Within 2 minutes I had just got north of R and saw two more sidewalk bikers–also on the opposite sidewalk, one riding with after the other, each clearly racing his bike, and just missing the Who walkers.

As I continued my stroll and exchanged greetings with fellow Whos, I began to wonder whether this had been such a good idea as I saw yet another biker Grinch speeding on the other sidewalk.  Luckily I turned around at that point because I was immediately confronted with a really reckless Biker Grinch on our sidewalk.  Riding his bike in a “look Ma, no hands” posture, although clearly more than old enough to know better, this Biker Grinch raced through the crosswalk scattering a Who family right in front of me and continued on in an irregular riding pattern.  I barely had time to step on a grass patch to avoid him. He continued up the sidewalk flapping his free hands like some demented bird.

Finally, a Biker Grinch scored a hit.  While walking back toward the crosswalk at 16th and Q, I glanced across the street and saw two Who teenaged boys I’d seen earlier leaving my apartment building.  A half block north I saw yet another Biker Grinch riding a bike with unusually fat tires.  But he was racing it and appeared to be of adult age.  The teenagers barely got to the main sidewalk and turned south, walking side by side talking to each other, when the Biker Grinch came up behind and hit the outside boy in the shoulder, just as I’d been hit on the same stretch of sidewalk last year.  The boy staggered but didn’t fall.  Fat Tire Biker Grinch’s ride was momentarily unsteady.  But he didn’t fall either. And sped on without a look behind him looking for new Whos to endanger.  The Who boys stood still and shaken, the one inspecting the other’s arm before continuing on, their Christmas less merry after that.

Happily I got back safely to my door and then realized my stroll had lasted not more than 10 minutes.


Curb Your Enthusiasm BUT NOT Your Effort

18 Nov

In my last post I wrote about the bill introduced by Councilmember Jim Graham to prohibit the riding of bicycles and Segways wherever a bicycle lange going in the same directions is available. At the time I did not remember that this is Councilmember Graham’s last term, which effectively means even this tiny step toward protecting pedestrians on the sidewalk has a limited shelf life.

The bill has been assigned to the Committee on Transportation and the Environment, which is chaired by Councilmember Mary Cheh. It is her choice whether or not to hold hearings. If she does nothing before the end of this session the bill “dies in committee” and would have to be re-introduced next session. Since Graham will no longer be in Council, a member of the new Council would have to introduce it.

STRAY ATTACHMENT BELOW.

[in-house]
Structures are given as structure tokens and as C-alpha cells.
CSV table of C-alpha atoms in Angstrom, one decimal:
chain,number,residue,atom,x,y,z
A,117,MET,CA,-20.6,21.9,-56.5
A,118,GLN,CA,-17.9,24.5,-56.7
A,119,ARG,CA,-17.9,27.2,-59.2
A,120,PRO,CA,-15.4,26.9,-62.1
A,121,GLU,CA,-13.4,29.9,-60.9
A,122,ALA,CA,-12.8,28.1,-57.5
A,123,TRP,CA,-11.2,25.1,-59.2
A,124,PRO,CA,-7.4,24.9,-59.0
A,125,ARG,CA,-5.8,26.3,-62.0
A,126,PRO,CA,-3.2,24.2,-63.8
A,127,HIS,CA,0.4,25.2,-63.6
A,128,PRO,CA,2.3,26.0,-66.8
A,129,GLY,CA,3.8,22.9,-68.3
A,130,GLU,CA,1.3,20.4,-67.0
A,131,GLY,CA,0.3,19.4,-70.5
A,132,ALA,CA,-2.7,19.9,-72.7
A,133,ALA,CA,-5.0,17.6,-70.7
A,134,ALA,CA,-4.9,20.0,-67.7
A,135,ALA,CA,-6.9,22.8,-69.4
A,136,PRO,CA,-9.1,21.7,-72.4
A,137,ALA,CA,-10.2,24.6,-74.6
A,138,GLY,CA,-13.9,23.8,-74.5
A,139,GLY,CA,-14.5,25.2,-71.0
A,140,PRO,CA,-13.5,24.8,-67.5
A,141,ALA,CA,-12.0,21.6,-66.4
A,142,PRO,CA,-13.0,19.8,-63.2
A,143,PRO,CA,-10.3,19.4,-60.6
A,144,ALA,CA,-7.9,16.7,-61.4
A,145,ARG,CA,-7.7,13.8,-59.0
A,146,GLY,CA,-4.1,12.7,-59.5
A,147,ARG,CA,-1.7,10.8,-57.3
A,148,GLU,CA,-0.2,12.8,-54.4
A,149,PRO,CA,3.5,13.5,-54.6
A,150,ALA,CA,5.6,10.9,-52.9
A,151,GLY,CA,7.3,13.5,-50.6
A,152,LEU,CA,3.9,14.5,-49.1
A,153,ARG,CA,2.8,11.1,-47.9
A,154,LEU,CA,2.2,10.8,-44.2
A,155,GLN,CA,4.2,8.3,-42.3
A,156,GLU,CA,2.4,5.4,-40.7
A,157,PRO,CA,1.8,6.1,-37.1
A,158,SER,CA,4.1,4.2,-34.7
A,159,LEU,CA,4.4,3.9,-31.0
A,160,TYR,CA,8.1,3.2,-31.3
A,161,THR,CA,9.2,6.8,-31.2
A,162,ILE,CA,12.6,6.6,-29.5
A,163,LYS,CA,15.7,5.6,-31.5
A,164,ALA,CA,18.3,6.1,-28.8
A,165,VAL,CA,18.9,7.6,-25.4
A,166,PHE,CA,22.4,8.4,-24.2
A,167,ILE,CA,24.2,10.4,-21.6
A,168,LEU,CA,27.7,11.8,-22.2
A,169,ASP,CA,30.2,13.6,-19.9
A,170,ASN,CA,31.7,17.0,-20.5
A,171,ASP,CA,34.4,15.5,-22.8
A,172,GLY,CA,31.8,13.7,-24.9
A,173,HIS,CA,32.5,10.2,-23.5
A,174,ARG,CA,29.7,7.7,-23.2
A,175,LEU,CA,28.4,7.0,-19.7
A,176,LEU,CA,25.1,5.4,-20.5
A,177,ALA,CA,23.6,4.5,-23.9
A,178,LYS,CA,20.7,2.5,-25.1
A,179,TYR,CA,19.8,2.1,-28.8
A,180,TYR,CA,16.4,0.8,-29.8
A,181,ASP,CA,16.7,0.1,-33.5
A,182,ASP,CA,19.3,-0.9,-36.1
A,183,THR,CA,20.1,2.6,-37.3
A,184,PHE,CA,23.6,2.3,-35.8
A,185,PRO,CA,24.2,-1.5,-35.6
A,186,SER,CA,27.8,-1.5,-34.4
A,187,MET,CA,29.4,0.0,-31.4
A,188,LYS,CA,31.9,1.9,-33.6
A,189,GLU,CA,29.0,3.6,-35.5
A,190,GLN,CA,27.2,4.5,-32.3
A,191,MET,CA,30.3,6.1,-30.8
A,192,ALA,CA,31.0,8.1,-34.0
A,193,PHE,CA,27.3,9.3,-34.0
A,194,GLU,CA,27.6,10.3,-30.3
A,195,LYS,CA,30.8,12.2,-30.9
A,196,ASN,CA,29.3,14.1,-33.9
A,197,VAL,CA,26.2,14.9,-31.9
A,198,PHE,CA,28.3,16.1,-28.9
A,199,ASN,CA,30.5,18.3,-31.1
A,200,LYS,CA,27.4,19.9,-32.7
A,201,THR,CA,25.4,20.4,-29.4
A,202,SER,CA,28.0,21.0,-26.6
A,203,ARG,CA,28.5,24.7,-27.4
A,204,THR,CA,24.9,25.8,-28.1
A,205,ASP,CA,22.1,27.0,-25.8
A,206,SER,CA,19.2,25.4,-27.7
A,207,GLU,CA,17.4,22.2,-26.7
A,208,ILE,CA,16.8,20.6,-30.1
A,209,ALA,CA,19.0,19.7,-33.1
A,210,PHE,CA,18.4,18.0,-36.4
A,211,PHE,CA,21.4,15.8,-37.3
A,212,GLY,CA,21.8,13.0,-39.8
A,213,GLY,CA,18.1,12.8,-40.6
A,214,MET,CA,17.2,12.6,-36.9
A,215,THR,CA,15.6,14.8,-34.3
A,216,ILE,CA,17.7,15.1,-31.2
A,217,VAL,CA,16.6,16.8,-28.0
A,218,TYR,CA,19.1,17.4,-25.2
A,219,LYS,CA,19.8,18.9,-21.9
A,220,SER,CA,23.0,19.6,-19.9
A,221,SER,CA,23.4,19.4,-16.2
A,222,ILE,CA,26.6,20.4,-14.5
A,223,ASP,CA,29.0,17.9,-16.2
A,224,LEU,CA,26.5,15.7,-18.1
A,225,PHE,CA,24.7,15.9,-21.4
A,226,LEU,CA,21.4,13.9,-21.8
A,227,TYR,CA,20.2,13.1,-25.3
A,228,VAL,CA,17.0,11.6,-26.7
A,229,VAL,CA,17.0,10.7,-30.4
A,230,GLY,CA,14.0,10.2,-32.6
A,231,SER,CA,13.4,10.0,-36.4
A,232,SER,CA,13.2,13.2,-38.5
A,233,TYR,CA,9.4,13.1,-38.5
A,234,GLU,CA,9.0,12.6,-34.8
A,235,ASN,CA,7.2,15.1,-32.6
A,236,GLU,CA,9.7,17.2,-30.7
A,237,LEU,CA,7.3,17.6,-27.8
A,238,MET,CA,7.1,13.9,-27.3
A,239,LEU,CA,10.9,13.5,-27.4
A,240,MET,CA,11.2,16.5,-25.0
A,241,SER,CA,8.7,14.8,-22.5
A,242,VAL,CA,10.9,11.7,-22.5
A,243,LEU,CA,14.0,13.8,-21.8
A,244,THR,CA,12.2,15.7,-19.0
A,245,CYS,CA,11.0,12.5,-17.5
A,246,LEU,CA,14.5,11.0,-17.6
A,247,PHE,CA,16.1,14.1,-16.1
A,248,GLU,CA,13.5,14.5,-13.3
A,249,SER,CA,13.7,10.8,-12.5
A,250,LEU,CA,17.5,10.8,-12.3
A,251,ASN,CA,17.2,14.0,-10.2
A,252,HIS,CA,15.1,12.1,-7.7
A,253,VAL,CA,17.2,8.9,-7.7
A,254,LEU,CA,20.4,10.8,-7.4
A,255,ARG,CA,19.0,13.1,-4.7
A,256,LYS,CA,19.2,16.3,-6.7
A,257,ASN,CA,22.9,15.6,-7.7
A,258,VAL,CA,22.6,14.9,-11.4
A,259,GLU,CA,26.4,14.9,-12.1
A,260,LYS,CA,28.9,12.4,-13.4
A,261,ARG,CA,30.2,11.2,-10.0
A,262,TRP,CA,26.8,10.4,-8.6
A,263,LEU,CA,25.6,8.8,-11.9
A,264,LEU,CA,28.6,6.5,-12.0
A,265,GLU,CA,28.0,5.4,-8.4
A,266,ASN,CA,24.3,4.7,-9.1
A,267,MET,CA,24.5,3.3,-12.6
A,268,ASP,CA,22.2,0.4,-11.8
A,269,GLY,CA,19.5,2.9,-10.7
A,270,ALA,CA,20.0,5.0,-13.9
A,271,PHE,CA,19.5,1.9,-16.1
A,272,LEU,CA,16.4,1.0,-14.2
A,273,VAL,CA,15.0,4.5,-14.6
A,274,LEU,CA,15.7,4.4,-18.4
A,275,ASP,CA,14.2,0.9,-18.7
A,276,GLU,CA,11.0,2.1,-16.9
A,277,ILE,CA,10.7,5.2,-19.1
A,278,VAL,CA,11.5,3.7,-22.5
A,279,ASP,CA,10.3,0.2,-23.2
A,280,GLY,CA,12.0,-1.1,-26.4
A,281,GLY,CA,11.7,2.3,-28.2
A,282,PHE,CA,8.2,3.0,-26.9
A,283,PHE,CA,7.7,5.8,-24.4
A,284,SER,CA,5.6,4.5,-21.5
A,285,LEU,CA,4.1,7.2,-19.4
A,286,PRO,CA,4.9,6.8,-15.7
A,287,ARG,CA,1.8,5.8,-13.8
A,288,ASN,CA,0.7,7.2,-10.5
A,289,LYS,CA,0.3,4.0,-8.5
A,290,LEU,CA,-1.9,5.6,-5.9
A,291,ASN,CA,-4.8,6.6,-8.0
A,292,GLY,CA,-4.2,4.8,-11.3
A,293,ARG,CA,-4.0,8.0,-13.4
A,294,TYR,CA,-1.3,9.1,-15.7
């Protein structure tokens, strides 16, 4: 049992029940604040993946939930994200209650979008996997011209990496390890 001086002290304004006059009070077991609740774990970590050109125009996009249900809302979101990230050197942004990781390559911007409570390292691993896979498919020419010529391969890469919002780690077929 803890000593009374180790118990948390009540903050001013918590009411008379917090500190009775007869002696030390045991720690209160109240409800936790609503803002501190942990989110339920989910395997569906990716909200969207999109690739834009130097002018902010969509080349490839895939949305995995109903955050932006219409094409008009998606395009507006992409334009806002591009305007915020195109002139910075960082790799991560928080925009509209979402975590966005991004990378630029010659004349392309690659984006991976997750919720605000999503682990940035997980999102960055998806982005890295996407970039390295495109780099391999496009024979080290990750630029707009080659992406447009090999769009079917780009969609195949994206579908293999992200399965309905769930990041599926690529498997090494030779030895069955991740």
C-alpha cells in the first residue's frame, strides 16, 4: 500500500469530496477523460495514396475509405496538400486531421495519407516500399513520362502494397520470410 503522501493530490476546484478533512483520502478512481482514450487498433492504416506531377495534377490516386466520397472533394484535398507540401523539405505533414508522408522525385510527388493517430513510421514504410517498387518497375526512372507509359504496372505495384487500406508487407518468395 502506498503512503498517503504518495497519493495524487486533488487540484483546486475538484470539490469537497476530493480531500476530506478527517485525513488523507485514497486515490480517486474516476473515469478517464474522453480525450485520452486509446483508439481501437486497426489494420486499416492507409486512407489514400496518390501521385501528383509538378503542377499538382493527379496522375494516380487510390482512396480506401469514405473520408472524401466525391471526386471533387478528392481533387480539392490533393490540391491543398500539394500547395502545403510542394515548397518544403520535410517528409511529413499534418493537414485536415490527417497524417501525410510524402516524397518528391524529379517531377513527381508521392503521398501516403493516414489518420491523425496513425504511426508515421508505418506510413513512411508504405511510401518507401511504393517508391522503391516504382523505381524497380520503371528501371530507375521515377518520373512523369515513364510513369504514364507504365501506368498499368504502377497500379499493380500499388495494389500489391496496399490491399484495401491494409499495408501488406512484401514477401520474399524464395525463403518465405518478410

Citizen Action Needed Again

Yet another time for heavy lifting by we, the people, even though we elect representatives and give them outrageous salaries to do the right things to protect us. But we can do it! To move the bill forward this session and have at least hearings, write Councilmember Cheh at mcheh@dccouncil.us and copy the committee director, Drew Newman, at anewman@dccouncil.us. Those of you living in Ward 3 have extra clout since Cheh is your representative. And, even in the new session, you can e-mail the same persons, who I am virtually certain will still be involved with the same committee, to take a serious legislative approach to the problems of sidewalk bicycling both by new legislation extending the ban on sidewalk bicycling beyond the Central Business District to other downtown neighborhoods like Logan, Dupont, and Adams Morgan, and indeed any neighborhood where there is significant pedestrian traffic because of the vast changes in DC since the original CBD was outlined some 30 plus years ago. The Committee should also direct MPD to strictly enforce existing laws and rules in the CBD and other neighborhoods, where it is already against the law not to yield to pedestrians on the sidewalk and not to ride at excessive speeds or to run red lights.

Here are other actions that can be taken:

Ask Jim Sebastian of DOT what DDOT is doing to make certain pedestrians are not endangered by bicyclists riding on the sidewalks. jim.sebastian@dc.gov

Ask Sgt. Terry Thorne, who is the head of the MPD’s Street Smart program, how MPD judges the success of that campaign in getting bicyclists off the sidewalks in the CBD and getting them to yield to pedestrians when they ride the sidewalks elsewhere. terry.thorne@dc.gov

Write Dr. Gridlock and now Luz Lazo at the Post about the problem, with examples. And, while you’re at it, ask whether the Post has made the FOIA request Sgt. Thorne suggested in nonresponse last summer, and whether they have any answer yet.

Write your councilmember and, once she gets in, our new mayor, about the problem. Every e-mail, every letter, helps keep the pressure on.

And if you need more incentive…